Every day, Arielle Parsons heads to her laboratory at the Museum of Natural Sciences to conduct her research on chicken coop predators – with thousands of people watching.
She works in the Biodiversity Research Lab, and with 220,000 visitors streaming past since the doors opened in April through the end of May, she’s gotten to practice an unusually interactive breed of science.
“It’s nice to kind of have this interaction, because we’re doing citizen science here, and this way you know who you’re doing it for and who you’re doing it with,” Parsons said.
For museum-goers, the new Nature Research Center at the Museum of Natural Sciences is an exciting, hands-on place to visit, learn from and leave after a few hours. Parsons is just one of the researchers who help anchor the dynamic, real-world atmosphere by making the museum their scientific workplace.
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Three times a day, in-house researchers give presentations in the giant globe of the SECU Daily Planet Theater. Every afternoon, the Window on Animal Health lures visitors to the second floor to see veterinary procedures in action.
Since the museum opened, it’s not just ticket sales that have been busy. Here’s a look at the research that’s been going on behind the iconic globe on West Jones Street.
Martian meteorite in the Astronomy Research Lab: They know it’s from Mars because the gases trapped inside have the same composition as the atmosphere on the red planet, said museum spokesman Jonathan Pishney. Thin slices show a beautiful mix of the minerals olivine and pyroxene. Researchers are also examining the Allende meteorite, a 4.6 billion-year-old relic from the start of the solar system.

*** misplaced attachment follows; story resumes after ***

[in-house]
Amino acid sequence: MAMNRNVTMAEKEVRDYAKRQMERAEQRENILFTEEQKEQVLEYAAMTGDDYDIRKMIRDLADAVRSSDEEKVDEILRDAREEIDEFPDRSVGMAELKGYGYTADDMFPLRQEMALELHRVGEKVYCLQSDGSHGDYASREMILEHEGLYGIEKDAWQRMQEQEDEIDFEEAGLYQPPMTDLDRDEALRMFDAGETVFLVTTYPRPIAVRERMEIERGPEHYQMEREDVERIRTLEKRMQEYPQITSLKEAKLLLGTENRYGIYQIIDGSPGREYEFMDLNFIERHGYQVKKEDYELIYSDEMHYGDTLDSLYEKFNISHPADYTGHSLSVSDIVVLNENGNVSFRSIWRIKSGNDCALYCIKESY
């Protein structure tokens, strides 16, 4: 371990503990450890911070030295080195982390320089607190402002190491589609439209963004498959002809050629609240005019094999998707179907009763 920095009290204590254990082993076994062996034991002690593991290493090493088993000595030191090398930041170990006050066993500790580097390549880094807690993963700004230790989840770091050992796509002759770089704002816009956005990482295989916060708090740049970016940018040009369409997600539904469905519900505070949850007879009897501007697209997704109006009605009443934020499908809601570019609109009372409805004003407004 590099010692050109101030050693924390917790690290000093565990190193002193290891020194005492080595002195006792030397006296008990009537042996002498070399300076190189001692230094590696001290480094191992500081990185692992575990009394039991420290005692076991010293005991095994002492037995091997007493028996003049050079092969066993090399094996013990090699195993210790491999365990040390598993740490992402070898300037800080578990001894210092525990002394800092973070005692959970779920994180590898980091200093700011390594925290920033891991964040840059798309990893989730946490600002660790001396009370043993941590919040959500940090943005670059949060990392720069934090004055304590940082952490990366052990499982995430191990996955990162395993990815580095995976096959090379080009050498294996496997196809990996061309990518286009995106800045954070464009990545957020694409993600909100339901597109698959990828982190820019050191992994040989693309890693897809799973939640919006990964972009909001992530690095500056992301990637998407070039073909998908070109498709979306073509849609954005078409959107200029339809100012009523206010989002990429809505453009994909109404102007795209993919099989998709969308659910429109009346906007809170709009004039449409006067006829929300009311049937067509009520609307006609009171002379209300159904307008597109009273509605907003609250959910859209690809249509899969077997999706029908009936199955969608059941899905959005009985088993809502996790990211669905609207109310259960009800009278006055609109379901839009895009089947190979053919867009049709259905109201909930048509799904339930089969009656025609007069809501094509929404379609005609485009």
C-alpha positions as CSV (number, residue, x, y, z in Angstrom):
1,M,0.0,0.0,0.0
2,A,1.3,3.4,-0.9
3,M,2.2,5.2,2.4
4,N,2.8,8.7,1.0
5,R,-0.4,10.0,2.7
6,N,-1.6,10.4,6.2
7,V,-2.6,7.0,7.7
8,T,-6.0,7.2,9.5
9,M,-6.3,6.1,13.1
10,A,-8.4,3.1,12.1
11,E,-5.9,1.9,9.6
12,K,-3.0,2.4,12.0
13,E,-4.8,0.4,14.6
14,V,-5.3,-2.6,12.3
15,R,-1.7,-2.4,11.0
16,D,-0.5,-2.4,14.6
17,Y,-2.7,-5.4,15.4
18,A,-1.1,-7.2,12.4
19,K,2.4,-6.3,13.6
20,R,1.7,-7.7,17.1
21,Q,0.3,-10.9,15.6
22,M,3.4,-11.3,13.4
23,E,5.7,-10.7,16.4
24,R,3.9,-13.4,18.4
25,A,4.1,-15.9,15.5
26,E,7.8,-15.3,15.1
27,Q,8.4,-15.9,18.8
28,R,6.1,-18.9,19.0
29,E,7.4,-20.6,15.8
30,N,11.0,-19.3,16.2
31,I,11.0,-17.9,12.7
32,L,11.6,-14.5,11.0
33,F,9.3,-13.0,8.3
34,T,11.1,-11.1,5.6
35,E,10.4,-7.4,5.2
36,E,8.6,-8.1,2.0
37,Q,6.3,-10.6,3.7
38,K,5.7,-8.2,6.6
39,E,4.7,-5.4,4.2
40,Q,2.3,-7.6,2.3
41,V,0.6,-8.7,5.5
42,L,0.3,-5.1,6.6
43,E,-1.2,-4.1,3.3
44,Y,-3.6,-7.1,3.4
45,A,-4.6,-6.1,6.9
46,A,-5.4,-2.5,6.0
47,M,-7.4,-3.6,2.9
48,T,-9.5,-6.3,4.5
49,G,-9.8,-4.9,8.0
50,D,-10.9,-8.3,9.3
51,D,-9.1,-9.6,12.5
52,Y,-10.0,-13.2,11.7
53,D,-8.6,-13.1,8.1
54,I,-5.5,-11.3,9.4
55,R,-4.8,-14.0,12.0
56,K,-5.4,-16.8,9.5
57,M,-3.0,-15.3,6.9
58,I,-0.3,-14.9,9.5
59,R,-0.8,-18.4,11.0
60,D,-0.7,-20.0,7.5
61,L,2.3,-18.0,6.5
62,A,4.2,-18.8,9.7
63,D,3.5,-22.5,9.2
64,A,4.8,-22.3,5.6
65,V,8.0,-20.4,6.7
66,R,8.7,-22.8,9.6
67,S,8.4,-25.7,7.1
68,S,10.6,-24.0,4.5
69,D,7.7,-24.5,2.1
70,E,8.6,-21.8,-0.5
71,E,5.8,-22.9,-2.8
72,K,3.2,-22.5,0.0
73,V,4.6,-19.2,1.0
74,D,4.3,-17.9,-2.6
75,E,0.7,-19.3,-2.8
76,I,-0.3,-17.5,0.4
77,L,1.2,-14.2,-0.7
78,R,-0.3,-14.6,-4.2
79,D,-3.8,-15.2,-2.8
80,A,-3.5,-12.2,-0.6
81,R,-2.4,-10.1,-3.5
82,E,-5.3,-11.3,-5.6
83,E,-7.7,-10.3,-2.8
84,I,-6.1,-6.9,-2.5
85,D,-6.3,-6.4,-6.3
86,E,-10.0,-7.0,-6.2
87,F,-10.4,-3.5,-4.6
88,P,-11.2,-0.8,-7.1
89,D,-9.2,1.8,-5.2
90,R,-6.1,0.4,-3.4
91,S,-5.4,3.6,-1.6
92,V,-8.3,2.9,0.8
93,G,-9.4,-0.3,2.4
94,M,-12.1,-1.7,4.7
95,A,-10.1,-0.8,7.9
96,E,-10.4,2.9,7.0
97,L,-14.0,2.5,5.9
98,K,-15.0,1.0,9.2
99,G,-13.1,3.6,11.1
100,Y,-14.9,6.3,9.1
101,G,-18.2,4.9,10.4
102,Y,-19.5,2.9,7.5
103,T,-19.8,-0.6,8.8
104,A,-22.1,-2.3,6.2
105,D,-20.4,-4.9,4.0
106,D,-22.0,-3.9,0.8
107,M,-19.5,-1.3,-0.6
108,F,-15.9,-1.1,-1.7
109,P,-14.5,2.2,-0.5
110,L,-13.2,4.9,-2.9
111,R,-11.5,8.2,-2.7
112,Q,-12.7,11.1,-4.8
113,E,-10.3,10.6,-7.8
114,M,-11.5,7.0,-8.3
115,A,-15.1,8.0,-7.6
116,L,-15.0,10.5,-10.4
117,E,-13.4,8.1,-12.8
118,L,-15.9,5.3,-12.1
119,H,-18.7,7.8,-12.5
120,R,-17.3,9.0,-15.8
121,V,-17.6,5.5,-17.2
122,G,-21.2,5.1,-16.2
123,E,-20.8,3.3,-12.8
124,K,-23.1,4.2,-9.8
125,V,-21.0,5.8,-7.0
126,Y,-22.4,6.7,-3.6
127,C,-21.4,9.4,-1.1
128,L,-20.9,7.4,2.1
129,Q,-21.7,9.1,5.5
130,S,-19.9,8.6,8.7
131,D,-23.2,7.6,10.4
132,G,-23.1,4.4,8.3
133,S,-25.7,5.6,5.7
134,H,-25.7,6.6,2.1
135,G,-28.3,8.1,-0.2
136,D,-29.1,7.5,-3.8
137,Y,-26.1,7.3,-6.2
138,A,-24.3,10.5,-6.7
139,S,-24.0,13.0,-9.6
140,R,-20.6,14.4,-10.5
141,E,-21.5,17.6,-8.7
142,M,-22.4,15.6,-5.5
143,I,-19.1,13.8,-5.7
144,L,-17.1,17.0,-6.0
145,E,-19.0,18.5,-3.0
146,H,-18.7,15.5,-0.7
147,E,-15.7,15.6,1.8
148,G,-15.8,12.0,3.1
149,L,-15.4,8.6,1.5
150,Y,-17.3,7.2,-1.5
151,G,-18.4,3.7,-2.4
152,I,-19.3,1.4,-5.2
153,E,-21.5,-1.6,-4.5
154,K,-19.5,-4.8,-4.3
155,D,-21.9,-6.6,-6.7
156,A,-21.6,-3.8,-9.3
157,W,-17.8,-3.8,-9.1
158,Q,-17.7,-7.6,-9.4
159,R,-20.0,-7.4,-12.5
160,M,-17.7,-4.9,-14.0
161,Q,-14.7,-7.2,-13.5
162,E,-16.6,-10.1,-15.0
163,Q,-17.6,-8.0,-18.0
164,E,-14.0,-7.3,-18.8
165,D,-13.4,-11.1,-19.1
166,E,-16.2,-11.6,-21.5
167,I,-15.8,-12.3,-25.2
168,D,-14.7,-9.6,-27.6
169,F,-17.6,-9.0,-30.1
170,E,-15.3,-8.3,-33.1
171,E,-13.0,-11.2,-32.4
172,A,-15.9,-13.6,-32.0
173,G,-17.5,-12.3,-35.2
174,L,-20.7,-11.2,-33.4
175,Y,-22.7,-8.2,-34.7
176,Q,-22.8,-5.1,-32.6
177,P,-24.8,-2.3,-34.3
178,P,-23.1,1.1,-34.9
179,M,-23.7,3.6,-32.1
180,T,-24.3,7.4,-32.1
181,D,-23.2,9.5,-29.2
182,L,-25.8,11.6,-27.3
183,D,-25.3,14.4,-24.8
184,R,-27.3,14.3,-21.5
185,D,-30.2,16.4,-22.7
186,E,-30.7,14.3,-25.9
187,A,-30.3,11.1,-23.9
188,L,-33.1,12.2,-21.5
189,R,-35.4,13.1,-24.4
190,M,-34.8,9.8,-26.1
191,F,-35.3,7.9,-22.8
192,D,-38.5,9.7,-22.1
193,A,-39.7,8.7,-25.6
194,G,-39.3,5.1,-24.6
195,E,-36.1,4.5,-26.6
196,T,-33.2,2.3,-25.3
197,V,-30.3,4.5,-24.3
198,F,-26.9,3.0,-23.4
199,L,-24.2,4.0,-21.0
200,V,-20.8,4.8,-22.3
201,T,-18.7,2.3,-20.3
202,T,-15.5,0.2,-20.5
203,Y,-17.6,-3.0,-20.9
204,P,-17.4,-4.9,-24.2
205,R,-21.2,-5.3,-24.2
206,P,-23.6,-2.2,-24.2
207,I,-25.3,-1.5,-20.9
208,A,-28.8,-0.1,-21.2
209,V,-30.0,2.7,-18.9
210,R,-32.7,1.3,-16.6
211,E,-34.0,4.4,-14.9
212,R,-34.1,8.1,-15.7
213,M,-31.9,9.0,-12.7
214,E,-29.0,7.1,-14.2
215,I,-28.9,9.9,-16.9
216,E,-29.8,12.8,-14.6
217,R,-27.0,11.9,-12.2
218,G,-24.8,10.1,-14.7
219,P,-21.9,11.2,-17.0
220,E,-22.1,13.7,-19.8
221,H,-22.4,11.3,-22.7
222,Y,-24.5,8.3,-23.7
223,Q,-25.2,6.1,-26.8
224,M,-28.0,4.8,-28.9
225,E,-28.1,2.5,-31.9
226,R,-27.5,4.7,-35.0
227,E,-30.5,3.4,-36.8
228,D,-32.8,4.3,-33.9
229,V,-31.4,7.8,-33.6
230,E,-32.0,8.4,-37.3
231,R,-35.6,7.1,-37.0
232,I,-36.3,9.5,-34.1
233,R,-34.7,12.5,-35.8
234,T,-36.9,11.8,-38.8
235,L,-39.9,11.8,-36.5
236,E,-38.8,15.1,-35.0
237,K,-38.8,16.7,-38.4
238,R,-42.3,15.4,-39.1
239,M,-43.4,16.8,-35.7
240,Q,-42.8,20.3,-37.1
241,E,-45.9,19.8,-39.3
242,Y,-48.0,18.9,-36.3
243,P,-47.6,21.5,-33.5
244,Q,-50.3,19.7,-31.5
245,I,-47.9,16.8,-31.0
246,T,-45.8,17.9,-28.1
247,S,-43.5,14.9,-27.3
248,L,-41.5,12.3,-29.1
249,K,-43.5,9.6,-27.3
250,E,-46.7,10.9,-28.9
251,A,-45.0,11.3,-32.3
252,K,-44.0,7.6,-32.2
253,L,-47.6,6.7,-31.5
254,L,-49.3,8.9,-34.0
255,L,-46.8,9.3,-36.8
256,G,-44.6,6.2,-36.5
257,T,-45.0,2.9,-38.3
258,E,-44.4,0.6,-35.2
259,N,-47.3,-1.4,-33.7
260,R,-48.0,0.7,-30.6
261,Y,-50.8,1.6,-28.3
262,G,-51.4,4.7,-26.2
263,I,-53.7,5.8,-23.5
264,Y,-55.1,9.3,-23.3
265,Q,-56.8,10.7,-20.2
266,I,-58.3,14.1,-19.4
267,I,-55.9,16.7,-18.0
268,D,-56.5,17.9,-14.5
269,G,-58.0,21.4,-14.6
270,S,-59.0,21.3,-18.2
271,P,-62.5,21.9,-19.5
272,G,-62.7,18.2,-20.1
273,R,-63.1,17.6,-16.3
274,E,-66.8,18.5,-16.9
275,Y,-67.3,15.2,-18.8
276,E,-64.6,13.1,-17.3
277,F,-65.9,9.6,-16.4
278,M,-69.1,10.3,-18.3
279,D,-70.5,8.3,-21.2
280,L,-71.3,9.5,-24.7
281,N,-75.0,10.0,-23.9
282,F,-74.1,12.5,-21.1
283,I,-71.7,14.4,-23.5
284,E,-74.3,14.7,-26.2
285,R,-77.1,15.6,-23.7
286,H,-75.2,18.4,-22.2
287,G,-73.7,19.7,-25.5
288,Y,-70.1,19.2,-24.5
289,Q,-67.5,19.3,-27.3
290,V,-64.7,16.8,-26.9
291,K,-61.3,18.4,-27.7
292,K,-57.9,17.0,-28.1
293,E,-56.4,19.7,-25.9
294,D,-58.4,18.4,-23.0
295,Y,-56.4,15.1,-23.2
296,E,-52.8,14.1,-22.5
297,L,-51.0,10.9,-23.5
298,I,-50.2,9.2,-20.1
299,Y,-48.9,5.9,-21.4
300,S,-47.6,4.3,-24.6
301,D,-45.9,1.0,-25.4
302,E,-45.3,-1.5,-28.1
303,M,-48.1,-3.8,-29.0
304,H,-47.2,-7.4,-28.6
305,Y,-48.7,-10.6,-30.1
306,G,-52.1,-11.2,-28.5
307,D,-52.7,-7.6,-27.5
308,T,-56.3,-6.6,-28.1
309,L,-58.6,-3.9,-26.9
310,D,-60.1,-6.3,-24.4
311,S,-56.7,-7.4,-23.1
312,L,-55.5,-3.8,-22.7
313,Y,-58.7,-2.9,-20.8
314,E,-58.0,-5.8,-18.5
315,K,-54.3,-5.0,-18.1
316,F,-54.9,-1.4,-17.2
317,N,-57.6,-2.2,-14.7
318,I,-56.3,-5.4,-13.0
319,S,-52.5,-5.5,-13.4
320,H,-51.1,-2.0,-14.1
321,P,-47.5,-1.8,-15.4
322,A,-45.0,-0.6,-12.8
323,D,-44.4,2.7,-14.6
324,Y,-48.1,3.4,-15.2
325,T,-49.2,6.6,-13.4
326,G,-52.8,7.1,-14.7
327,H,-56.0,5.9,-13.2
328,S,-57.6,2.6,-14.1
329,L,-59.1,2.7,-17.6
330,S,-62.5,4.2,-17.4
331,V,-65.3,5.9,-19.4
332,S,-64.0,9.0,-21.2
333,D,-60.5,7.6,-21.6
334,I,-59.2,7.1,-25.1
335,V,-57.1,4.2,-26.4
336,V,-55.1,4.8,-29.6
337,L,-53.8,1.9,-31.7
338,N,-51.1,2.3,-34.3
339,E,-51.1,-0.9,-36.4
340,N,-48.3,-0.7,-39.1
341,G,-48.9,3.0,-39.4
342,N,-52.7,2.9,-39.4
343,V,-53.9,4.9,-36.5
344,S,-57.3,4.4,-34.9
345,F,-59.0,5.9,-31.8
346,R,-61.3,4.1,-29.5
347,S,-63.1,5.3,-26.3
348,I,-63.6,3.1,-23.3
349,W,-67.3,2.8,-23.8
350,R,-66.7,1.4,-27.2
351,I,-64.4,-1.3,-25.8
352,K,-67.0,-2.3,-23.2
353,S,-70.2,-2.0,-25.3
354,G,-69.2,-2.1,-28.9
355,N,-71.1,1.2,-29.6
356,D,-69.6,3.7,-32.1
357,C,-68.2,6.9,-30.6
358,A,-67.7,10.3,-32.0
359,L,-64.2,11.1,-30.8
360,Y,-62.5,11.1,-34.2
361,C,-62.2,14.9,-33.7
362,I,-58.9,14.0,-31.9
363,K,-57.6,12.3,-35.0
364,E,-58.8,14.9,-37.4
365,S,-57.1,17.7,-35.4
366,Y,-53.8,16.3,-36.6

Lemur armpit bacteria in the Genomic Research Lab: Yes, you read that right. Lemur expert Julie Horvath plans to investigate the particular biology of lemur armpits and compare the bacteria there to that found in humans and baboons. The idea is to learn more about the evolution of bacteria, how it behaves and how it ends up where it does.
Parsons’ work on chicken coop predators: She has recruited volunteer chicken-owners in urban, suburban and rural areas to set up remotely triggered camera “traps” outside the coops and in a separate control area nearby. Any moving animal triggers the traps, allowing Parsons to document the species and concentration of predators.
Analyzing the data will help determine whether chicken coops attract predators, as well as provide important information in case of rabies outbreaks in the area. That means sorting through hundreds of photos, but thanks to her unique glassed-in workplace, Parsons doesn’t have to do it alone. She sometimes invites visitors to help her look through the photos and catalogue the species seen – a collaborative process she calls “citizen science.”
“For myself, this means being able to investigate the potential power of citizen science for answering these questions,” Parsons said. “When you have the power of citizen science to help you, the data you collect can be massive, so you get more precise answers to your questions.”